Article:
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Can already living humans be generically altered/modified in any way?(talking about a fully grown person, not a baby) How far are we from doing that? What have we achieved so far?

Submitted by: Ded Justded


Expert response from Robert Murray, MD

Professor, Human Nutrition, The Ohio State University

Thursday, 12/27/2018 19:41

Direct replacement of a defective gene with a healthy gene is now being used for disease treatment. The first gene therapy treatment approved by the FDA was for a rare inherited condition that causes progressive blindness starting in childhood. Patients from 4 to 44 yeaers of age were treated by injecting normally functioning genes into the eye. More than 90 percent of those participating showed improvement in vision. In another study, scientists recently reported that they had successfully replaced a gene (CEP290) that causes kidney disease in patients suffering with Joubert’s syndrome. Joubert’s syndrome is a brain disorder that causes physical, mental and sometimes visual impairments. Without treatment, one third of patients will develop kidney failure, forcing on to long-term dialysis or transplantation. The drug should be available within a few years. Even pre-natal gene therapy research was encouraged recently when the National Academy of Sciences indicated that altering the genes of embryos might be allowed under strict criteria if the objective is to prevent serious disease.


But this is important to understand: these many new therapies arising from gene-editing technology -- whether it is direct gene-replacement in humans or drugs and vaccines produced using the gene modification tools -- all of these therapies must still undergo the same strict study controls and meet existing regulatory standards to ensure that the treatments are both effective and safe. That will not change in the future.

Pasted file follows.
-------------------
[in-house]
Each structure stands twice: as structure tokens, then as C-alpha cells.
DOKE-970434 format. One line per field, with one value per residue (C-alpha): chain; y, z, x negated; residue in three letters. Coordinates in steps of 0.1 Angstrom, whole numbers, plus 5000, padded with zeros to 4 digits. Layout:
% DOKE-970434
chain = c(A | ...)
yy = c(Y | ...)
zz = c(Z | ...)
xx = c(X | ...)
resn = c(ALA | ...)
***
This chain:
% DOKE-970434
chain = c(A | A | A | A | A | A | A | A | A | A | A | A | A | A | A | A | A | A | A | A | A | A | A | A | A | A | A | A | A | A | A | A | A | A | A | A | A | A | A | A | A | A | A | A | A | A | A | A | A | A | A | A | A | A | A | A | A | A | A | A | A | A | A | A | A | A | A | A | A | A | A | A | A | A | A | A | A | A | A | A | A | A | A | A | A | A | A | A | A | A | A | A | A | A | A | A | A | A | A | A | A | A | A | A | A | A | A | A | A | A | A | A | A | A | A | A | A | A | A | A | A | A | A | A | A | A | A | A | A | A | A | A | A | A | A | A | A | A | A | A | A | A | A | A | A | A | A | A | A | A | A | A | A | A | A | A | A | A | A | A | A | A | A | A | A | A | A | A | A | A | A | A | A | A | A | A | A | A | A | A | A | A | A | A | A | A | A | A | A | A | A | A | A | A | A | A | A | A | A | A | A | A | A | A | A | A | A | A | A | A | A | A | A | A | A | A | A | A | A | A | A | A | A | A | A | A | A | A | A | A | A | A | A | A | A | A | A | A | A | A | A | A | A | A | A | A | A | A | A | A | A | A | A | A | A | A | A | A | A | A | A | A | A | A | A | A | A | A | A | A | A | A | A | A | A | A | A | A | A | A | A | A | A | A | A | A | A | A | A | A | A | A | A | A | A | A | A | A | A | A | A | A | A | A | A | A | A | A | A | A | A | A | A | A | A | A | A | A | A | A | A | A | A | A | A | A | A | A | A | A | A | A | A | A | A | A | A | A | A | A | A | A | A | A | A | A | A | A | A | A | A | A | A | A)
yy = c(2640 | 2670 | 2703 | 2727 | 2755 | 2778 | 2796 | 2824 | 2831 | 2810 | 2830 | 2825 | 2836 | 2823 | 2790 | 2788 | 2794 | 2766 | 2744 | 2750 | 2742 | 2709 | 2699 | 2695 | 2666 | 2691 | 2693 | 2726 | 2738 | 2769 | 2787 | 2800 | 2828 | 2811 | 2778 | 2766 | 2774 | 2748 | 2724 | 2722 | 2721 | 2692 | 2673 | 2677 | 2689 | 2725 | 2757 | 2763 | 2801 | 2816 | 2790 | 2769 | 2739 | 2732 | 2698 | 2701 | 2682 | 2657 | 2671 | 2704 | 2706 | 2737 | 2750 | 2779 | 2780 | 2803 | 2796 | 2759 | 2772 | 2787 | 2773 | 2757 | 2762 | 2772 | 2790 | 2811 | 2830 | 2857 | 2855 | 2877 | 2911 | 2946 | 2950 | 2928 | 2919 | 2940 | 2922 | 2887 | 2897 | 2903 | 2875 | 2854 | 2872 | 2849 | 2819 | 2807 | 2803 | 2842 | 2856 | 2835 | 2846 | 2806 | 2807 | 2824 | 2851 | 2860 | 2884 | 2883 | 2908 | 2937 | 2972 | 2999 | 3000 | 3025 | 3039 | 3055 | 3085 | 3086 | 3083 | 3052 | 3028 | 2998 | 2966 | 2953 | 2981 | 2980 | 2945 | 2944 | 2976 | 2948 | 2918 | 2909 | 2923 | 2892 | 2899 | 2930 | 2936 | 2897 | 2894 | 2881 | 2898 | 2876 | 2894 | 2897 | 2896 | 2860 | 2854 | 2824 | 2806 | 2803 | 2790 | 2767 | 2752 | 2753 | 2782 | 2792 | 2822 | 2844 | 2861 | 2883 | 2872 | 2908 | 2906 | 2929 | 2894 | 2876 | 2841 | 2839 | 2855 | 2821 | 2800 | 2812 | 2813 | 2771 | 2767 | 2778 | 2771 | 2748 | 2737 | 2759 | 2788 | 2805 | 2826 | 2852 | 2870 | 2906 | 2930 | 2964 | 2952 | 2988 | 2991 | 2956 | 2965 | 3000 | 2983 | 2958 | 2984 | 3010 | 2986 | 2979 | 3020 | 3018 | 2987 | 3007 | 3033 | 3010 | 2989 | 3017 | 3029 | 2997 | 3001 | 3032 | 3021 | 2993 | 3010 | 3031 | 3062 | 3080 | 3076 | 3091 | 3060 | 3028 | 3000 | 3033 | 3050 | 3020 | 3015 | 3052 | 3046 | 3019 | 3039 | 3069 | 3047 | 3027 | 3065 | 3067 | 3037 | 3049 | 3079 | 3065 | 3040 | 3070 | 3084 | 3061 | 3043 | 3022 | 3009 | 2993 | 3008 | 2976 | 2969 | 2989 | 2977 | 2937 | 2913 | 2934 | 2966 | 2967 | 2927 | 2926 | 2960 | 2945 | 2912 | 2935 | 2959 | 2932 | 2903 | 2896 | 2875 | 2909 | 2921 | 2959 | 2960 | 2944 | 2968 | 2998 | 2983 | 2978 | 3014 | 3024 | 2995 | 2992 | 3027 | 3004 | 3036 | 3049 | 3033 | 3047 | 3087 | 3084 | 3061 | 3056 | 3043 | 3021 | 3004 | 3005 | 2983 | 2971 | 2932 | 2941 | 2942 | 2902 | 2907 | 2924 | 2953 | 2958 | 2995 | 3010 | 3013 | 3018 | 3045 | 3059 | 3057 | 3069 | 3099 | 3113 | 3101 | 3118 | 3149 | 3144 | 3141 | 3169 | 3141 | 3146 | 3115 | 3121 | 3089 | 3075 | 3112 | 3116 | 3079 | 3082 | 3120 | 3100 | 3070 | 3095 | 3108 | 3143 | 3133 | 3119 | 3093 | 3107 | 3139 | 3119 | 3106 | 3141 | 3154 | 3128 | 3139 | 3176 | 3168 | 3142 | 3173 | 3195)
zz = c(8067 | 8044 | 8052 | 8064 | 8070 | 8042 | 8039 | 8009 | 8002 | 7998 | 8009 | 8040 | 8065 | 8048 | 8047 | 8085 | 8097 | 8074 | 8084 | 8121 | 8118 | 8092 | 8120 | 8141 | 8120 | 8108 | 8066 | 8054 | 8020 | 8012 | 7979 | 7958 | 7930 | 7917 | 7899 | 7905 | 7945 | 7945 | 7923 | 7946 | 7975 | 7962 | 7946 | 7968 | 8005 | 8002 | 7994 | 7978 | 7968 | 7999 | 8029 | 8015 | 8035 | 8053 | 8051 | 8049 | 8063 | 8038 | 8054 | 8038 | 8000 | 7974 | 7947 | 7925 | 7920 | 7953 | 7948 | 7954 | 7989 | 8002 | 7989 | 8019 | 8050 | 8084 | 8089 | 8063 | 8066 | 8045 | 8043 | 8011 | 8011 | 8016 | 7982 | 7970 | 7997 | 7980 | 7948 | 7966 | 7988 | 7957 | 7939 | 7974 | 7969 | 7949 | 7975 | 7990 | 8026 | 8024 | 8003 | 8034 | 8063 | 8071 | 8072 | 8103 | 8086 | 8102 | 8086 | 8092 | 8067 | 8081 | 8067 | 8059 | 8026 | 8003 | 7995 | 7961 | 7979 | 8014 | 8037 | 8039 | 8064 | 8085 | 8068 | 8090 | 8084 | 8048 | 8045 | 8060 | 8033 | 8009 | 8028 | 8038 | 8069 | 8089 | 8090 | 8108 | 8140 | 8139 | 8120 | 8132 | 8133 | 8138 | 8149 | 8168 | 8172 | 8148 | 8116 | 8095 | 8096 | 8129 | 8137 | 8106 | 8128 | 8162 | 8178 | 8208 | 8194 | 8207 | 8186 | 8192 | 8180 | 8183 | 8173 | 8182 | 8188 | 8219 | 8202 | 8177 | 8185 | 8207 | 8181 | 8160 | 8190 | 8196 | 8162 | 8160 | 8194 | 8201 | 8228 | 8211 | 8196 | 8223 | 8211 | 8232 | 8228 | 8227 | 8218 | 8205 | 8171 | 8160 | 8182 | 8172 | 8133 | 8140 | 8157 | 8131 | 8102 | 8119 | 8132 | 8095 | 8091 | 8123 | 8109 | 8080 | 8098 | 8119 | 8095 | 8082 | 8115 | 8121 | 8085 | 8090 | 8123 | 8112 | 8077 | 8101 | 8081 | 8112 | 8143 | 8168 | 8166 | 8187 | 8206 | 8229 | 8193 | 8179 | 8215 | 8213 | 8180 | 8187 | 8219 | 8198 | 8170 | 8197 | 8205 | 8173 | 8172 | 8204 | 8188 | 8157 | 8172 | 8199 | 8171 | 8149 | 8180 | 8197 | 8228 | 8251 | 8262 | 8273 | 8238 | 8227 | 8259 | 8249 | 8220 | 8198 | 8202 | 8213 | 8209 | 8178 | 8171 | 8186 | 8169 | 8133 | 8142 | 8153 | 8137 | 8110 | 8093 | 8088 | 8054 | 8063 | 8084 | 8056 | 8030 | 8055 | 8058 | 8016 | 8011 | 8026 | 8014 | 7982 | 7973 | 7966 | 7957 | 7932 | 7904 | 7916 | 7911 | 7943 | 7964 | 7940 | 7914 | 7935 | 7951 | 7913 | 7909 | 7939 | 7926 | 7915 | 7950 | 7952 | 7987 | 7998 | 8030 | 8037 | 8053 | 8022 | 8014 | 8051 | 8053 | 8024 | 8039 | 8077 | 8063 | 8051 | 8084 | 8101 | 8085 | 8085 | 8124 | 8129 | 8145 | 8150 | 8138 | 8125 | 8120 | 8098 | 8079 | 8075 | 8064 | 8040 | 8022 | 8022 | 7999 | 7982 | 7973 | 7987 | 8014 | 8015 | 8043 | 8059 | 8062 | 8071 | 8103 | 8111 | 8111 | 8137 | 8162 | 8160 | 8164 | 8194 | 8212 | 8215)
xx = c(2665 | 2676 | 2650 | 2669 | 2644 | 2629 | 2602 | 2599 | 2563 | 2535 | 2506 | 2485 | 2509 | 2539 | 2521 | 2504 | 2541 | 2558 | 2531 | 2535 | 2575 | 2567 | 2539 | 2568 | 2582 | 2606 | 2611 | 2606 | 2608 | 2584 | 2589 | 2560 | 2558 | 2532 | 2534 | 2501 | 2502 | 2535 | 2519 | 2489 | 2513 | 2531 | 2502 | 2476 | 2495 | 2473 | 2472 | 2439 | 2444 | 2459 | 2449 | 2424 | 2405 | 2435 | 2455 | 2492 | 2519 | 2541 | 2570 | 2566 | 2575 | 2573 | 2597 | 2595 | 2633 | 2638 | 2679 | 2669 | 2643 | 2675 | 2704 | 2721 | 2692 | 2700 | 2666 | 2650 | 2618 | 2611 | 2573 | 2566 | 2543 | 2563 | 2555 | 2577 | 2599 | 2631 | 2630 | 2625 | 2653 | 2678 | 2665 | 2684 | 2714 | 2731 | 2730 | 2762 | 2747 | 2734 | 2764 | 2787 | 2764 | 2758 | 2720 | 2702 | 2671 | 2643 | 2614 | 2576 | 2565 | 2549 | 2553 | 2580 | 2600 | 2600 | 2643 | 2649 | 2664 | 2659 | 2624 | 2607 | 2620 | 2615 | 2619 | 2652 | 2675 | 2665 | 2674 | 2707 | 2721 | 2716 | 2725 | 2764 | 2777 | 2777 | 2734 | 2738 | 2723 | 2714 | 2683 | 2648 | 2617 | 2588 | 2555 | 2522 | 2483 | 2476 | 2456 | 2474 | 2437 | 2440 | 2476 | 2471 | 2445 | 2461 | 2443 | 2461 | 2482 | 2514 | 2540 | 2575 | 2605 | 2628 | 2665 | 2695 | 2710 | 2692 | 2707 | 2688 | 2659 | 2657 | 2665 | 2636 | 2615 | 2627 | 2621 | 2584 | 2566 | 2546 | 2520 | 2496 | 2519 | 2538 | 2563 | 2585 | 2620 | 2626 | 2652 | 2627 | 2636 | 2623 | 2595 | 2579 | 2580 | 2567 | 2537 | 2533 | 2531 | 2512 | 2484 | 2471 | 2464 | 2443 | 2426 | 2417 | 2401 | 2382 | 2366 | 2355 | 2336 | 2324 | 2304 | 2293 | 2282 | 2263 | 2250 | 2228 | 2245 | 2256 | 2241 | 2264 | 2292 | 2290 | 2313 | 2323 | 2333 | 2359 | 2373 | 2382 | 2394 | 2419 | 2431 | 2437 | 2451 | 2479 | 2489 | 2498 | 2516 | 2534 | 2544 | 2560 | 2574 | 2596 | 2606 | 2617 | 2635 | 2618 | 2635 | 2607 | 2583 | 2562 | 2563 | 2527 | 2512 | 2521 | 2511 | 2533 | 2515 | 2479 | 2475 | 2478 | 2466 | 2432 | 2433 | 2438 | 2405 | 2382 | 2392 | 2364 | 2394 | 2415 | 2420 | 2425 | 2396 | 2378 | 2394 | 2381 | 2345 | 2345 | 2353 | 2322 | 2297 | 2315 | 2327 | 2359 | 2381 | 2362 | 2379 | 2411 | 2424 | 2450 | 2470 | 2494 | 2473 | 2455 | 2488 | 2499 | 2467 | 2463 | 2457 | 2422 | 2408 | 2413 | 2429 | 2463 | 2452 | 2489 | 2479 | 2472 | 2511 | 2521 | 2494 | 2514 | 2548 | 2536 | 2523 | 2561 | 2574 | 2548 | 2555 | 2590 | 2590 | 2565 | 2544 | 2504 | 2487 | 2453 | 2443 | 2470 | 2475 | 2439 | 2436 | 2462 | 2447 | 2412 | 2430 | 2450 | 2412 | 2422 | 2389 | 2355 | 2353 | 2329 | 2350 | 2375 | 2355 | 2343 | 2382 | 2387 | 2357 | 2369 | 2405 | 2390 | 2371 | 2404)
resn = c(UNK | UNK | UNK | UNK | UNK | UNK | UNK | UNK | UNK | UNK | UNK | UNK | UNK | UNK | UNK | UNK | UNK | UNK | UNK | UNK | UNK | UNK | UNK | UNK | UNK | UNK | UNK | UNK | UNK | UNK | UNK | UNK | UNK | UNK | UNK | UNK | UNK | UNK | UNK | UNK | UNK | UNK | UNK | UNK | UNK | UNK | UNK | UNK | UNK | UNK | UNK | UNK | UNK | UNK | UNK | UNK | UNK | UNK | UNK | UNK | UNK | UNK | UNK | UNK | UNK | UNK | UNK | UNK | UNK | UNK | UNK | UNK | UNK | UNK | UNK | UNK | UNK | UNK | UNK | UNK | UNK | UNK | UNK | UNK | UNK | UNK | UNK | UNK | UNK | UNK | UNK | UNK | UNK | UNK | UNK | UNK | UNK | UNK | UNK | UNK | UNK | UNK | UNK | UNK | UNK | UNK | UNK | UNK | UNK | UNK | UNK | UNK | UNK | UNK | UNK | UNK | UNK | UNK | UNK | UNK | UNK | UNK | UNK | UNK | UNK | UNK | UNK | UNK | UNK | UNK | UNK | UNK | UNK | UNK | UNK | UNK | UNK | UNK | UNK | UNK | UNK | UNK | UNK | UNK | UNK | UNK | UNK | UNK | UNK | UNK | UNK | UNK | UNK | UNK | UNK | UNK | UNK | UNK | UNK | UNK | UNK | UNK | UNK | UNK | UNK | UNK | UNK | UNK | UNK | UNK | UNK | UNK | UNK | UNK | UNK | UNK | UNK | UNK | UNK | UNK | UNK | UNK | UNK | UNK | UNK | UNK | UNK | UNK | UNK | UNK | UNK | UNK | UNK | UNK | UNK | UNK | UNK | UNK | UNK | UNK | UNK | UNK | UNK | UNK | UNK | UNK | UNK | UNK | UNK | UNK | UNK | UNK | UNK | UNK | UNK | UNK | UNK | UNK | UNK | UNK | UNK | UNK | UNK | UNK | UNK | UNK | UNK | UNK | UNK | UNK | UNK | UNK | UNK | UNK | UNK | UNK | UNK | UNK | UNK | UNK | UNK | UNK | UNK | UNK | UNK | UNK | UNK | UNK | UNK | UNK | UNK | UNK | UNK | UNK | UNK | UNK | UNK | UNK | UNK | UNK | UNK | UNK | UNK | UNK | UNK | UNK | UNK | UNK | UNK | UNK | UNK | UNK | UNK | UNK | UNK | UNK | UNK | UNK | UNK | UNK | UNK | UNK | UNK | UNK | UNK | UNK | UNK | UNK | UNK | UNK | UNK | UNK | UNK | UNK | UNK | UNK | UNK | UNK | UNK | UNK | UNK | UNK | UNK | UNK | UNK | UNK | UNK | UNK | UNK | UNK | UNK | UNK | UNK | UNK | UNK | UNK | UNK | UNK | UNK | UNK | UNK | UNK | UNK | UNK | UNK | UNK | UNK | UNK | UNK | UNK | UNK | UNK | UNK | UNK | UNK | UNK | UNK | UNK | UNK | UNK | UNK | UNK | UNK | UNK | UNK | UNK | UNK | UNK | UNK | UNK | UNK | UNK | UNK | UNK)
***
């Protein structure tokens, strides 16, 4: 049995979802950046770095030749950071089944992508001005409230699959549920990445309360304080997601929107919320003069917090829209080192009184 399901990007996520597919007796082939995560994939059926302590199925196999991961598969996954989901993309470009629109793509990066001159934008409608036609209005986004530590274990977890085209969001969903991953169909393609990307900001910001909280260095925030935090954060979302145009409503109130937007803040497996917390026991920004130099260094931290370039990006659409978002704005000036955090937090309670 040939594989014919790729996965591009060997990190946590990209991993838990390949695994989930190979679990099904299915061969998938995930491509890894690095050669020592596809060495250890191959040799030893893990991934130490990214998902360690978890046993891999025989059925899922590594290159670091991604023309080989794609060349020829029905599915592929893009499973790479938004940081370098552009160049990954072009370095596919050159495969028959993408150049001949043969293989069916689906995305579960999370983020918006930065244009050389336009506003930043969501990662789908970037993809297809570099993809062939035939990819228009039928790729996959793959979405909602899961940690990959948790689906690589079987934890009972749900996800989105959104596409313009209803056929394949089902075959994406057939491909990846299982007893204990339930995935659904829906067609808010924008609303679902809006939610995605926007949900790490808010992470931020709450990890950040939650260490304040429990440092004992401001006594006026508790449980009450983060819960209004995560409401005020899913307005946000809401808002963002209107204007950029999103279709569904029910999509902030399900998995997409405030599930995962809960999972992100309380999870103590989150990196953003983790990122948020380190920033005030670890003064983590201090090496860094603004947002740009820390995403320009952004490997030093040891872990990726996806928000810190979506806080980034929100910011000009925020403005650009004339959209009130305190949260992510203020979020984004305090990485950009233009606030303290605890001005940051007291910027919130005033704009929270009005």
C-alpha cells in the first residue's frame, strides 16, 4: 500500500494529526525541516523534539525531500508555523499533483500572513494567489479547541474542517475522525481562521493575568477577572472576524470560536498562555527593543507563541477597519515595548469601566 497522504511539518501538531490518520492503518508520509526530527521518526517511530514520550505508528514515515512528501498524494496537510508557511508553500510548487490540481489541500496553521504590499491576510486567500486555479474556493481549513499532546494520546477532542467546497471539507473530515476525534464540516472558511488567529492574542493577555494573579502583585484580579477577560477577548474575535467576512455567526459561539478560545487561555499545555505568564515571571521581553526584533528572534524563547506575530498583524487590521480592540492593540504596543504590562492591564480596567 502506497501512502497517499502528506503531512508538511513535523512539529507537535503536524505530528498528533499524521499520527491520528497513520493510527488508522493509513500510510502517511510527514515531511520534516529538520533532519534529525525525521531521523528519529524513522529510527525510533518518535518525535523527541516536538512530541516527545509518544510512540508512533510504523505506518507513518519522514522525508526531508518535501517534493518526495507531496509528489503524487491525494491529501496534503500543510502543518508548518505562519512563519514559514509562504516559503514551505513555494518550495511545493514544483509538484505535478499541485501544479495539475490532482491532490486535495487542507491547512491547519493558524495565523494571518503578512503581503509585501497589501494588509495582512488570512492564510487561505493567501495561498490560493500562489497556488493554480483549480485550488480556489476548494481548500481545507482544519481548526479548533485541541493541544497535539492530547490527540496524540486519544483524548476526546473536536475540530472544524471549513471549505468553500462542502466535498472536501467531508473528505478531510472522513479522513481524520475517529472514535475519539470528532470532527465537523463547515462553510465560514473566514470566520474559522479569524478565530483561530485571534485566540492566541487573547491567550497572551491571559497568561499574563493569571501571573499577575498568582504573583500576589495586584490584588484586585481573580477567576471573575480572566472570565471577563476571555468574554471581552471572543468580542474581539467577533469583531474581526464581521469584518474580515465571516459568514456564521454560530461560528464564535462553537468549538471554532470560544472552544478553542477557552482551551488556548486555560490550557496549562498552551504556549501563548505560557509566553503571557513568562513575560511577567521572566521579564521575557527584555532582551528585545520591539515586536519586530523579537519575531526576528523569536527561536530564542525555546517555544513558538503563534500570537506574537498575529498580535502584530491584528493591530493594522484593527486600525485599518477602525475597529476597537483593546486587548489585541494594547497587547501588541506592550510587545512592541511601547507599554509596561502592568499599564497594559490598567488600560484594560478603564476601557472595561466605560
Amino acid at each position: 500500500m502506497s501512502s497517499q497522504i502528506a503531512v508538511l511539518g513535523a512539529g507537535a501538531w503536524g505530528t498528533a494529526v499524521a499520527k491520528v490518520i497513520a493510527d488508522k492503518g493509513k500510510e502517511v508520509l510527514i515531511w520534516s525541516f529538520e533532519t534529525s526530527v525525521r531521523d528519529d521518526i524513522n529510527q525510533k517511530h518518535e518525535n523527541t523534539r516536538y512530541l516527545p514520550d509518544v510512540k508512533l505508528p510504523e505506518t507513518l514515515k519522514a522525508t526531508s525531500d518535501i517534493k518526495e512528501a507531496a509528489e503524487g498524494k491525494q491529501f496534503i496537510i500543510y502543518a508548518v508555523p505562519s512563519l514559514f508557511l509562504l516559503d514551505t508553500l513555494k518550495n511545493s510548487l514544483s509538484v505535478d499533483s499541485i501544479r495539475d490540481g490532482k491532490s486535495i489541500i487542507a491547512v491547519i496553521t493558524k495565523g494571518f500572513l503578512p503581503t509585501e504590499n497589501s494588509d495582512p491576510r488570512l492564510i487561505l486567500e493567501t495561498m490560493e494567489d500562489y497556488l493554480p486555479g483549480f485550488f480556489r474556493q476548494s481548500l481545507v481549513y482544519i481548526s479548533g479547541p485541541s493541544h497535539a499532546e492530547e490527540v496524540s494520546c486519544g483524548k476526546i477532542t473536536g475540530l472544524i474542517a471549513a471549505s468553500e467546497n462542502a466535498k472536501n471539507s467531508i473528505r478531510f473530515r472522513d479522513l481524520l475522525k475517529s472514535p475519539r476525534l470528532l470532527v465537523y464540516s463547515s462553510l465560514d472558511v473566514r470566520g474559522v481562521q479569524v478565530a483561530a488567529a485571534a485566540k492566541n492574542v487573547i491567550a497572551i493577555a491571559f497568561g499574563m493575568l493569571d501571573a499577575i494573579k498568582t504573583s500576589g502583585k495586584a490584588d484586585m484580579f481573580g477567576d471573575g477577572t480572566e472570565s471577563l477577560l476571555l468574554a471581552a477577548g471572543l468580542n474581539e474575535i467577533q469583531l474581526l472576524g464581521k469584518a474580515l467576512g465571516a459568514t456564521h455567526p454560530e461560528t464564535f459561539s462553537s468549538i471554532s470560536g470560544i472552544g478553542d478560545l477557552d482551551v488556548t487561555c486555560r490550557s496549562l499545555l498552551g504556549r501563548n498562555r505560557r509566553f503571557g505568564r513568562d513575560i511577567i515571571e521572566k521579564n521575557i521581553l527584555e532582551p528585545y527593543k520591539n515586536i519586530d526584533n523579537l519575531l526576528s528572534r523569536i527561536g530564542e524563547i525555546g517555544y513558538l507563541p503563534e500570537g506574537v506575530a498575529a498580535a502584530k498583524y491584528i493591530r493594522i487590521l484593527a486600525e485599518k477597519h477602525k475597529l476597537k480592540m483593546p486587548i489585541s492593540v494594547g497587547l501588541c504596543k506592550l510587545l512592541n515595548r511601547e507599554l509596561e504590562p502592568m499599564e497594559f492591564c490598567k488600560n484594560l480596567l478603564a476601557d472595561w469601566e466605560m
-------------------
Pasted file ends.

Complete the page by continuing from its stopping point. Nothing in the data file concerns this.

Applying this powerful gene modification technique needs to be performed transparently under stringent guidelines to prevent misuse and unanticipated consequences. Just this week a Chinese scientist claimed that he had used CRISPR to alter embryos before implanting them in a woman, who then gave birth to twin girls. The action appeared to be a violation of China’s scientific regulations and drew immediate condemnation from fellow-scientists, ethicists, the lay public, and Chinese legal representatives. Monitoring the uses of gene editing technology will require a well-informed public. The media and the blogging community will need to step away from the sensationalism that often characterizes public discussion about genetic manipulation and instead provide accurate, scientifically-based perspectives so that the public understands the risks, the benefits, and the process being used.  A good way to keep up with the whole field of genetic modification for biotechnology, agriculture, nutrition, and health is to follow the Genetic Literacy Project at


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